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Sunday Under Three Heads Charles Dickens

As It Might Be Made

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I should like to see some large field, or open piece of ground, in every outskirt of London, exhibiting each Sunday evening on a larger scale, the scene of the little country meadow. I should like to see the time arrive, when a man's attendance to his religious duties might be left to that religious feeling which most men possess in a greater or less degree, but which was never forced into the breast of any man by menace or restraint. I should like to see the time when Sunday might be looked forward to, as a recognised day of relaxation and enjoyment, and when every man might feel, what few men do now, that religion is not incompatible with rational pleasure and needful recreation.

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How different a picture would the streets and public places then present! The museums, and repositories of scientific and useful inventions, would be crowded with ingenious mechanics and industrious artisans, all anxious for information, and all unable to procure it at any other time. The spacious saloons would be swarming with practical men: humble in appearance, but destined, perhaps, to become the greatest inventors and philosophers of their age. The labourers who now lounge away the day in idleness and intoxication, would be seen hurrying along, with cheerful faces and clean attire, not to the close and smoky atmosphere of the public-house but to the fresh and airy fields. Fancy the pleasant scene. Throngs of people, pouring out from the lanes and alleys of the metropolis, to various places of common resort at some short distance from the town, to join in the refreshing sports and exercises of the day - the children gambolling in crowds upon the grass, the mothers looking on, and enjoying themselves the little game they seem only to direct; other parties strolling along some pleasant walks, or reposing in the shade of the stately trees; others again intent upon their different amusements. Nothing should be heard on all sides, but the sharp stroke of the bat as it sent the ball skimming along the ground, the clear ring of the quoit, as it struck upon the iron peg: the noisy murmur of many voices, and the loud shout of mirth and delight, which would awaken the echoes far and wide, till the fields rung with it. The day would pass away, in a series of enjoyments which would awaken no painful reflections when night arrived; for they would be calculated to bring with them, only health and contentment. The young would lose that dread of religion, which the sour austerity of its professors too often inculcates in youthful bosoms; and the old would find less difficulty in persuading them to respect its observances. The drunken and dissipated, deprived of any excuse for their misconduct, would no longer excite pity but disgust. Above all, the more ignorant and humble class of men, who now partake of many of the bitters of life, and taste but few of its sweets, would naturally feel attachment and respect for that code of morality, which, regarding the many hardships of their station, strove to alleviate its rigours, and endeavoured to soften its asperity.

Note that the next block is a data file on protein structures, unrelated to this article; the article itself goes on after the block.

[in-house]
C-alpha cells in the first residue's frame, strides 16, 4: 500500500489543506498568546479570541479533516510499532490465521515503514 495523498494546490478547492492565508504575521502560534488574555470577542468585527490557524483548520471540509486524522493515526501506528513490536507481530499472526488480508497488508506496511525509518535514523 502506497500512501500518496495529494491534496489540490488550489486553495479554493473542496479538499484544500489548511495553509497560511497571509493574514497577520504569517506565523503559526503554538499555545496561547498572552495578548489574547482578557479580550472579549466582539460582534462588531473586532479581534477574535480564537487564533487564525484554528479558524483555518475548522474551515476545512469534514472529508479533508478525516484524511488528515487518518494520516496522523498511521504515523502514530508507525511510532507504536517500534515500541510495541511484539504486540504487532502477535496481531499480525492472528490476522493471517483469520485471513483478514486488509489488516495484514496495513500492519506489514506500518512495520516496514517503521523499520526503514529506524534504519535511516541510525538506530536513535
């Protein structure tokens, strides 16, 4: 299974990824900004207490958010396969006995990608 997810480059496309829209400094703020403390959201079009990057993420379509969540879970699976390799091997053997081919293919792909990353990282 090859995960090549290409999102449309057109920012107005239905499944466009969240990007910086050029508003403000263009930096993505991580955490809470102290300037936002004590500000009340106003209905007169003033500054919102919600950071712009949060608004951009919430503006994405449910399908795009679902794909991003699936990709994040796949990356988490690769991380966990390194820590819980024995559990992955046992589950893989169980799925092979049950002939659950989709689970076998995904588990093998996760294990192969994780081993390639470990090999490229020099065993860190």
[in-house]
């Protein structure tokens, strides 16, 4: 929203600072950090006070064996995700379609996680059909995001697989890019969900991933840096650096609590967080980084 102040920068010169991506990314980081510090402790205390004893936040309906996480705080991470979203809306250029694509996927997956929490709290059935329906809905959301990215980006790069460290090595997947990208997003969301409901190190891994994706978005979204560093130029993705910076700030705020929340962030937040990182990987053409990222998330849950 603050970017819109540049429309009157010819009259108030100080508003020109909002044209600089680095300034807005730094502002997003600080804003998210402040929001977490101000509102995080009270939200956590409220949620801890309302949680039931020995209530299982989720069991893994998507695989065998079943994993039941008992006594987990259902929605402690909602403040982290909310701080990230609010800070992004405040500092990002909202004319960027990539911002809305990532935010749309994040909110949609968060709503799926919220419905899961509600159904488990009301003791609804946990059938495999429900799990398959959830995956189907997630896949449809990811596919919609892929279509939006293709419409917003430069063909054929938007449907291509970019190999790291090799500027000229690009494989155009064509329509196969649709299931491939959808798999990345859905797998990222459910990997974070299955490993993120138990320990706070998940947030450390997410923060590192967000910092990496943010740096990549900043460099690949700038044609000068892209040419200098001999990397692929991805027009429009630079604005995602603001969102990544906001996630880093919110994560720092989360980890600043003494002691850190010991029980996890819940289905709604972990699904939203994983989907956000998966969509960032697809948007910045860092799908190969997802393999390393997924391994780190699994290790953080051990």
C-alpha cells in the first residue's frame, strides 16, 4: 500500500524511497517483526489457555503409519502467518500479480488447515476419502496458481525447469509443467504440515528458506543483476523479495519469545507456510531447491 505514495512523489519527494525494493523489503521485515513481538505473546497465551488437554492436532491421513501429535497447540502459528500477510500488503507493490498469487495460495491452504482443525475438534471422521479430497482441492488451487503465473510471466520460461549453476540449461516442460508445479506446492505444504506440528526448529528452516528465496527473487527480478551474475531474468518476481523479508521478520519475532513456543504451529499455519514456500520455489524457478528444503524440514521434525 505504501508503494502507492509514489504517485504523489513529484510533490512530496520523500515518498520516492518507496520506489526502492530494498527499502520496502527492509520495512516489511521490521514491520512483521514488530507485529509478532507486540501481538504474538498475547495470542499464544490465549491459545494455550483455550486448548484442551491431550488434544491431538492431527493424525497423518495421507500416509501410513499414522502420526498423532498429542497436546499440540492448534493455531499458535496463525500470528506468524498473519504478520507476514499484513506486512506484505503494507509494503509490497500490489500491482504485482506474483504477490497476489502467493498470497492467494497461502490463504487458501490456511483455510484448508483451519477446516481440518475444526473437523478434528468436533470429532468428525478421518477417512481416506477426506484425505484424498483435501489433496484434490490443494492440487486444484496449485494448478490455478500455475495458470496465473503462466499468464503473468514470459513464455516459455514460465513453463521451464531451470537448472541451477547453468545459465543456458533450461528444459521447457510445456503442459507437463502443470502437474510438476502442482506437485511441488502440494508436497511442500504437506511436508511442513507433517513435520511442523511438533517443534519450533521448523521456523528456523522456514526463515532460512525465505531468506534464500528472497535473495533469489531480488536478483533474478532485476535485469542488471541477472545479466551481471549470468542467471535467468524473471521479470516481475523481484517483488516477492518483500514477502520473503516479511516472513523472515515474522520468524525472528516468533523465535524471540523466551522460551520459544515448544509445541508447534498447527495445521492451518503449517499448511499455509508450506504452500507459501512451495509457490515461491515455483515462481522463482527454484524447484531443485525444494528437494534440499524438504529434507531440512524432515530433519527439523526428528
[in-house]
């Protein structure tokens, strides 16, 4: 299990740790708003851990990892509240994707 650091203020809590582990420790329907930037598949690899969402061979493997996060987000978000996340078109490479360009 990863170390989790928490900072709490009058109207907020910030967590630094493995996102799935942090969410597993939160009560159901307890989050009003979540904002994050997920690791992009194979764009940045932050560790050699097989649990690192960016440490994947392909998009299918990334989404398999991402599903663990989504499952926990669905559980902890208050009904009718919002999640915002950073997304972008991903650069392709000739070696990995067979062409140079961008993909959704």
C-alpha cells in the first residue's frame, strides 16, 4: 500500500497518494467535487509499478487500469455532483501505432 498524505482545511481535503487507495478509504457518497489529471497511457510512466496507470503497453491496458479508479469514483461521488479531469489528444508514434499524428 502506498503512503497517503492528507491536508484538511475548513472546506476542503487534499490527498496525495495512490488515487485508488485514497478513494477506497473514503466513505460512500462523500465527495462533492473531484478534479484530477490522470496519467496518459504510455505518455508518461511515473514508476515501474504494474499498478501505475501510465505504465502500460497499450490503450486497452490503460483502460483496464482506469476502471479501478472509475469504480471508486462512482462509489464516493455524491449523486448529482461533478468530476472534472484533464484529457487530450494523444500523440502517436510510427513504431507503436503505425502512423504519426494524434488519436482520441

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Sunday Under Three Heads
Charles Dickens

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